Tom Wolfe's The Electric Kool-Aid Acid Test ushered in an era of New Journalism. "An American classic" (Newsweek) that defined a generation. "An astonishing book" (The New York Times Book Review) and an unflinching portrait of Ken Kesey, his Merry Pranksters, LSD, and the 1960s.
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A good view into that culture
I was born in 1964, so by the time I came of age, the psychedelic movement was over, and the war on drugs was full on. I was just behind it though, and it shaped in explicit and subtle ways everything I experienced in the 70’s and 80’s. There is a lot to read out there about psychedelics, about the late 60’s, about the war and the Haight and everything that was going on, and I’ve read much of that, too. But reading this is different because of the way Wolfe wrote it. Its not just a documentary, and it’s not a journalistic account. It’s more like a Picasso. Wolfe puts words on the page in an attempt to give the reader the first hand experience of being there. Since I missed it, and couldn’t be there, I’m thankful for that because the movement improved the world at the time. It elevated the collective awareness and I think we need a shot of that again now. America needs a good trip, a day-glo movie, another bunch of Pranksters!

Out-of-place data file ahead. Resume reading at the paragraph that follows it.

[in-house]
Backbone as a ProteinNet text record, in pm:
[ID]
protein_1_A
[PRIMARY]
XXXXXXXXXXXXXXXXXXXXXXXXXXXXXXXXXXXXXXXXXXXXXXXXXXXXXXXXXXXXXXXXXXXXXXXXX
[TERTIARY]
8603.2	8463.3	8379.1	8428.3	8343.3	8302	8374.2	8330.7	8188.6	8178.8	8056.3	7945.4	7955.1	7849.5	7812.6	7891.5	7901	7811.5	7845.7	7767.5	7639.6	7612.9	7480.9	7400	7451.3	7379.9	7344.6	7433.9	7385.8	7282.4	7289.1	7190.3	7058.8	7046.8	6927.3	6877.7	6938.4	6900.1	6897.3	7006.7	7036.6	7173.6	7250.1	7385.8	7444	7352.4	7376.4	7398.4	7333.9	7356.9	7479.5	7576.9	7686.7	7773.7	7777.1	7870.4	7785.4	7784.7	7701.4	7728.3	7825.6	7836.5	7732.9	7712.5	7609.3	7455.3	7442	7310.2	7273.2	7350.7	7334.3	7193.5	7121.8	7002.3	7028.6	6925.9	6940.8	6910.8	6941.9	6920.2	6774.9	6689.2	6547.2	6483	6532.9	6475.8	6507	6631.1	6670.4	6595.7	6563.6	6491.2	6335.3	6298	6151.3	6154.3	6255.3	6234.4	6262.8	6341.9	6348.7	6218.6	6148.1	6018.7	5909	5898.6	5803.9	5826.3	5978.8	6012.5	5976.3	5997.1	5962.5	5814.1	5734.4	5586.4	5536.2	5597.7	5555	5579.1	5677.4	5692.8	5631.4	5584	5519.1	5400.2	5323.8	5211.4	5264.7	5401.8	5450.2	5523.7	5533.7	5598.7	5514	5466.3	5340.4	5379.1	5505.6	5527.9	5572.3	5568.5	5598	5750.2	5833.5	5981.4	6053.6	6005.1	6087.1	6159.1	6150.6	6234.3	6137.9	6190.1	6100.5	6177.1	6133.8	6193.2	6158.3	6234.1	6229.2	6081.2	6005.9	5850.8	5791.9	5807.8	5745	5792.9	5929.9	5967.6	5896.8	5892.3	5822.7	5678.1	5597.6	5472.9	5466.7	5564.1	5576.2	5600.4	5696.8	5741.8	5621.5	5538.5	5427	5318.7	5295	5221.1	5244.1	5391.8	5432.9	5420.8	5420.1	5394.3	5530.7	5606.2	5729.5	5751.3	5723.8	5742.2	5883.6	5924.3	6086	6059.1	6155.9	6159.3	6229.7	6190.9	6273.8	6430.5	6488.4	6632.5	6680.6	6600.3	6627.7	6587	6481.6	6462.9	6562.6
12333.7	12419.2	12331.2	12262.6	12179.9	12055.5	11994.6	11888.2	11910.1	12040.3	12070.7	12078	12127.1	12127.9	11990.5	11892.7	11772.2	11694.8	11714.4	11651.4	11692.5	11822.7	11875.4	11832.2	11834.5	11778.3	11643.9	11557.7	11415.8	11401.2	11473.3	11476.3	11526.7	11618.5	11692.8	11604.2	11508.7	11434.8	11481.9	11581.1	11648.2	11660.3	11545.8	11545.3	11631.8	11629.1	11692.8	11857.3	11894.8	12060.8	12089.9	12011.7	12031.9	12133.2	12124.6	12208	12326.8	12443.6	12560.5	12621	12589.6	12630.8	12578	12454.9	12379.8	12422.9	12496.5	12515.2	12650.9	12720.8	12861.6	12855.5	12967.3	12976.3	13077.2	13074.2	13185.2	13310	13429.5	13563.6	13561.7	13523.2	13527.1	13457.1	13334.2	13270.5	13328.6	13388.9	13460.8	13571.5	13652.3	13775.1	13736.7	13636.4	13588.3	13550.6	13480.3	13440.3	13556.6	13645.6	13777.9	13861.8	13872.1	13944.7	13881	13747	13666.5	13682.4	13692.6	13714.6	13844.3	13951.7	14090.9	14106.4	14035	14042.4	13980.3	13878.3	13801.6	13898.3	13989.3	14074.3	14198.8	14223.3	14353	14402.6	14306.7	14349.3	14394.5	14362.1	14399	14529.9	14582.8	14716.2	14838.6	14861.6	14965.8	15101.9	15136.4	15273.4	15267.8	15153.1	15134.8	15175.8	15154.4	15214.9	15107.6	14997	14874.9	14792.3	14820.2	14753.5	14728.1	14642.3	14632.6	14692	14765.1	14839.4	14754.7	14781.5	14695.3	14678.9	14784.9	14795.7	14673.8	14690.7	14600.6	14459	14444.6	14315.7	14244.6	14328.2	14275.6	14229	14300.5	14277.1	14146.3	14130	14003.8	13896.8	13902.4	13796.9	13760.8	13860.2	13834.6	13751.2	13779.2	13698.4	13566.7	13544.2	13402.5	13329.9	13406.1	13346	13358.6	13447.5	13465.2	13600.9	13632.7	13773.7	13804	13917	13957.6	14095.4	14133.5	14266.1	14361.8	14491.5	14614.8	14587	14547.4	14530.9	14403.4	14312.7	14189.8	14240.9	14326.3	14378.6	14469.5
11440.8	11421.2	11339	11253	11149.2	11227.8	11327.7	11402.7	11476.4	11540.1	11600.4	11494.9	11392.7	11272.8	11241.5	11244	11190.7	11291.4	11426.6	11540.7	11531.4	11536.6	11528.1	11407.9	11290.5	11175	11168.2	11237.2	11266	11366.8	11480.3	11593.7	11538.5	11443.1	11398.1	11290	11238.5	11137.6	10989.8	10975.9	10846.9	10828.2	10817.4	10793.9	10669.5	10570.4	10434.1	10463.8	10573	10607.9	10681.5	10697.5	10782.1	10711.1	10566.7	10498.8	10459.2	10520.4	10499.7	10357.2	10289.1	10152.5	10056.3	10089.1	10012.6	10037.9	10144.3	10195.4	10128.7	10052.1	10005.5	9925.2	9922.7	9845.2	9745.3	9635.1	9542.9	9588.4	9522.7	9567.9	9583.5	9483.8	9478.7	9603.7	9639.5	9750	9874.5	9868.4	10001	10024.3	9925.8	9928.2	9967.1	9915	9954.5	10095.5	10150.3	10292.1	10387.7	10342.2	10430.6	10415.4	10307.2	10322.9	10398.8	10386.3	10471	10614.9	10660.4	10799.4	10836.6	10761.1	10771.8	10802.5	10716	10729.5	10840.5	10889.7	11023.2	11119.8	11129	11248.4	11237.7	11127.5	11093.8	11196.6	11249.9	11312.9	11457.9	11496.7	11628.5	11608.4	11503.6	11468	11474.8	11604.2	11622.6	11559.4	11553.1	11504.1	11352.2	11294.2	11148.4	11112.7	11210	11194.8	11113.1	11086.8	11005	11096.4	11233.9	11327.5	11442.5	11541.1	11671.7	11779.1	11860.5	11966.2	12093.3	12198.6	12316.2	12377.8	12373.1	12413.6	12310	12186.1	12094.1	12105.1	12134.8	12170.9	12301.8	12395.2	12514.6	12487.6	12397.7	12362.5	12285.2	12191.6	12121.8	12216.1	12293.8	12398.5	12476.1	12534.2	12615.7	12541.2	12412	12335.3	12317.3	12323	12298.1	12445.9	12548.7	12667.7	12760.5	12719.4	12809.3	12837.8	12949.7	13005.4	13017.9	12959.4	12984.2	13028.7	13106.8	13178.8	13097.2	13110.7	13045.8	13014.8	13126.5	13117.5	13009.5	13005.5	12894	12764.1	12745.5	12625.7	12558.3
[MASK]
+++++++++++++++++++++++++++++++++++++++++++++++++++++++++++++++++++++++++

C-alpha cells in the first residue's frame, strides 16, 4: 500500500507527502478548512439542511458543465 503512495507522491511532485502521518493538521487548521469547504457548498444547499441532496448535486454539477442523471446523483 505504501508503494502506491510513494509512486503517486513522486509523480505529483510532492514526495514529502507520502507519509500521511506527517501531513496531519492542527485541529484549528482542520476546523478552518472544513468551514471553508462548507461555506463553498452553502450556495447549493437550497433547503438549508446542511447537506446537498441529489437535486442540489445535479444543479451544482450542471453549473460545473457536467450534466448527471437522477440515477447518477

One Flew Over the Acid Test
Every time I re-read Electric Kool-aid Acid Test I get something different and unexpected from it. I have been moved from total fixation to repulsion, then empathy, fascination, exhilaration, envy, and most recently, sorrow. I lived during the 60's, experienced an acid test type happening in Madison, Wisconsin, and feel as the many participants in the original tests, that my life was profoundly changed by the experiences of several life changing trips. As I aged I came to the same conclusion that the Pranksters did; after you've passed through the doors of expanded perception several times, I can access those depths without drugs. This book should be required reading for every student of sociology and psychology everywhere.
An odd book about odd folks in an odd time.. written in a style that demands you abandon any hope of linearity, or plot, or character development until you come out the other end and put it all together. I didn’t really enjoy reading the book, but was glad I did when I finished it.